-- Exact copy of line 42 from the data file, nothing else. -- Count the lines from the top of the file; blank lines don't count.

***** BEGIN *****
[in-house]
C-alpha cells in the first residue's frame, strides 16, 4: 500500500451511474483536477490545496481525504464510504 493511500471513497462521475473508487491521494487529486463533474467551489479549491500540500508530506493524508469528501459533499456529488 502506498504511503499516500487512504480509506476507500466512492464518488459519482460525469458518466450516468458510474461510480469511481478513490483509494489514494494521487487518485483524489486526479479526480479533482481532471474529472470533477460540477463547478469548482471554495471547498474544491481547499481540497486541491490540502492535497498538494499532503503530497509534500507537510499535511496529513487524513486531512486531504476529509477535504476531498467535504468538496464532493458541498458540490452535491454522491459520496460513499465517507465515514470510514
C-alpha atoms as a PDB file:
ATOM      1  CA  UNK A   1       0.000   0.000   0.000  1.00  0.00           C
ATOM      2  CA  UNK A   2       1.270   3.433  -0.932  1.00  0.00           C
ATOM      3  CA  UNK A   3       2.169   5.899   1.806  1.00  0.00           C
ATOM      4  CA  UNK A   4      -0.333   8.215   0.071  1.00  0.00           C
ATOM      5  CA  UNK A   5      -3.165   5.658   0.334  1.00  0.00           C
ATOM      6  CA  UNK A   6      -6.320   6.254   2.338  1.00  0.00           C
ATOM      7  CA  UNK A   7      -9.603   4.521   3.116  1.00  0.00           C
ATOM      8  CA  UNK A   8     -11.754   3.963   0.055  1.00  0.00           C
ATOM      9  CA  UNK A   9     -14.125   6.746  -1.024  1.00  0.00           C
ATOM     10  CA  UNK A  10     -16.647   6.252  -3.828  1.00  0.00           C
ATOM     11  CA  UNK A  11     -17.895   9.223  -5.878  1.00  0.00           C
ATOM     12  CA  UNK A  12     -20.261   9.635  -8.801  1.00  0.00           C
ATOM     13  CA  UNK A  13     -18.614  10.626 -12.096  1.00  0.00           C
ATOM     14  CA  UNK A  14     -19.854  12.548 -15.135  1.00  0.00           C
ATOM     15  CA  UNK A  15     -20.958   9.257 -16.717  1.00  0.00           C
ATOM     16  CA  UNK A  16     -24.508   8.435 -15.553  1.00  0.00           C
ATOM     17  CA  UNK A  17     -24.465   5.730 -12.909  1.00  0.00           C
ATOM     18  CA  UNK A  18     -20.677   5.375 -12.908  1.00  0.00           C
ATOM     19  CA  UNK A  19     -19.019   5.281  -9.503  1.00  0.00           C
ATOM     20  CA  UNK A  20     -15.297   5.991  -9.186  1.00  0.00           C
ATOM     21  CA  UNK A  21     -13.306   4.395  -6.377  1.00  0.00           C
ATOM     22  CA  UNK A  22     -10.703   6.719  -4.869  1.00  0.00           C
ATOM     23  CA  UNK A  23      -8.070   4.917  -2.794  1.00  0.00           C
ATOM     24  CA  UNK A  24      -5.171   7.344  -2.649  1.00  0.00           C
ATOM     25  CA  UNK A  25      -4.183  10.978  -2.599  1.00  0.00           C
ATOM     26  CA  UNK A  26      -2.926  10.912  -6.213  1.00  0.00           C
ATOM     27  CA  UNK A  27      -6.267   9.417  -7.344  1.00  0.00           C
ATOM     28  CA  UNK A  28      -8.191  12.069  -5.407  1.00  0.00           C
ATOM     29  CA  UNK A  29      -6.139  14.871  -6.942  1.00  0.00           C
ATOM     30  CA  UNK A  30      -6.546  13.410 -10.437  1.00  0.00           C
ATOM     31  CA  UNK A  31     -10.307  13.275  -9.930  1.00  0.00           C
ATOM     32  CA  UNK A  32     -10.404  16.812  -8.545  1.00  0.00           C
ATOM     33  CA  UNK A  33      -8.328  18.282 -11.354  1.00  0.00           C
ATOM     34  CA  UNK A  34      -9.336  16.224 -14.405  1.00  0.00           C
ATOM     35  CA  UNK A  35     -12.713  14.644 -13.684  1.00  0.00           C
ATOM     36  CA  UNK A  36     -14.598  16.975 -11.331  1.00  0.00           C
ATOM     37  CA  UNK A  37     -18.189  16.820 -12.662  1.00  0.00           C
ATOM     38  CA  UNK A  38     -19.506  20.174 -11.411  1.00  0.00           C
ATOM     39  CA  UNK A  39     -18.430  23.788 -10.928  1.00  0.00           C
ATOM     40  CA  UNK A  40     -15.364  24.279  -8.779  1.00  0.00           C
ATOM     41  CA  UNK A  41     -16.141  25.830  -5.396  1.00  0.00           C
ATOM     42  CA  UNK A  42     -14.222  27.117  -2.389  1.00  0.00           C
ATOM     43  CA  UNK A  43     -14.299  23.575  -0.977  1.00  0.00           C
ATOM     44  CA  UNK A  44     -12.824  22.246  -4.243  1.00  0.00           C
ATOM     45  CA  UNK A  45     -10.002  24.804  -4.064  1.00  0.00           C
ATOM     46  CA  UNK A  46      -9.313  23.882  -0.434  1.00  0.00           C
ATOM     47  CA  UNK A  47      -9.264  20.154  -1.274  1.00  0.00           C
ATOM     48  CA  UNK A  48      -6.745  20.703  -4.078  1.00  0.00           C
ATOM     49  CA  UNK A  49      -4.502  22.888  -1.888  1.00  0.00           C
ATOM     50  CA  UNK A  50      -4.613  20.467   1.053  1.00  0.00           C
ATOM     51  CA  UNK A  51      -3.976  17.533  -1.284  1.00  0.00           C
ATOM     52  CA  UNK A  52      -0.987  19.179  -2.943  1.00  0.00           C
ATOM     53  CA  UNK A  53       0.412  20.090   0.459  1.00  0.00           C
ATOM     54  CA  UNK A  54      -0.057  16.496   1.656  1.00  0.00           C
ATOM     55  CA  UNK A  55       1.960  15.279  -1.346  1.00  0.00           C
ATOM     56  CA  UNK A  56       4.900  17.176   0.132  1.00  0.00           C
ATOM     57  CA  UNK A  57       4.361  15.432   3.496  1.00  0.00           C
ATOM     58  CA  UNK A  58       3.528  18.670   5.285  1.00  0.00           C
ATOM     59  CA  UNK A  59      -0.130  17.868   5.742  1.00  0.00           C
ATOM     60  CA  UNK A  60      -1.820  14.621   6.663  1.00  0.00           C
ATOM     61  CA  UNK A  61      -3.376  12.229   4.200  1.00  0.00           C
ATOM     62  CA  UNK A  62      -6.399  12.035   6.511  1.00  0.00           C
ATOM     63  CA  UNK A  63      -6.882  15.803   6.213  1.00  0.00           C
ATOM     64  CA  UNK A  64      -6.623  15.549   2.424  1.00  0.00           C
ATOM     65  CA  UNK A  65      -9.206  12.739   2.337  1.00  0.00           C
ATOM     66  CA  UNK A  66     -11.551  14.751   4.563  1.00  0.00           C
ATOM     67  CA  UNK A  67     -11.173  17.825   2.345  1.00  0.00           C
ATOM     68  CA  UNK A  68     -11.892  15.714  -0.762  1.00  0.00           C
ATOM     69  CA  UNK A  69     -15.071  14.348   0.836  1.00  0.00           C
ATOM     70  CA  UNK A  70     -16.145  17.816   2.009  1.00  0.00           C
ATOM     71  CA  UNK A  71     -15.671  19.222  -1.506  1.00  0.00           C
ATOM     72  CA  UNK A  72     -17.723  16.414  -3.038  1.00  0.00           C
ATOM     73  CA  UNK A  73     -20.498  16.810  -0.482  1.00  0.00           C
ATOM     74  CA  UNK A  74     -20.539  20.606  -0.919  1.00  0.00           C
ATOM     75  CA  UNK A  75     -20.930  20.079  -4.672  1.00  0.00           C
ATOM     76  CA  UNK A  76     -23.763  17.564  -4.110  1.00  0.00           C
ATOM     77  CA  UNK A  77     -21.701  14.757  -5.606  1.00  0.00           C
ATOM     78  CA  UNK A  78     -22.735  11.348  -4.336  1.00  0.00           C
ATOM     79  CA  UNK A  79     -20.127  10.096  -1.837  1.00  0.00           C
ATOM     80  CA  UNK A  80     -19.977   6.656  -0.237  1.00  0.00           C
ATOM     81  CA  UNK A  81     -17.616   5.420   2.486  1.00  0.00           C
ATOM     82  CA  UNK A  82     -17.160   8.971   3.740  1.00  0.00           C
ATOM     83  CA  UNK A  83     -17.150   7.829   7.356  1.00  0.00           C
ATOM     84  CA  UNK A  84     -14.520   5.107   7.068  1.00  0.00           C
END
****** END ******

ATOM     39  CA  UNK A  39     -18.430  23.788 -10.928  1.00  0.00           C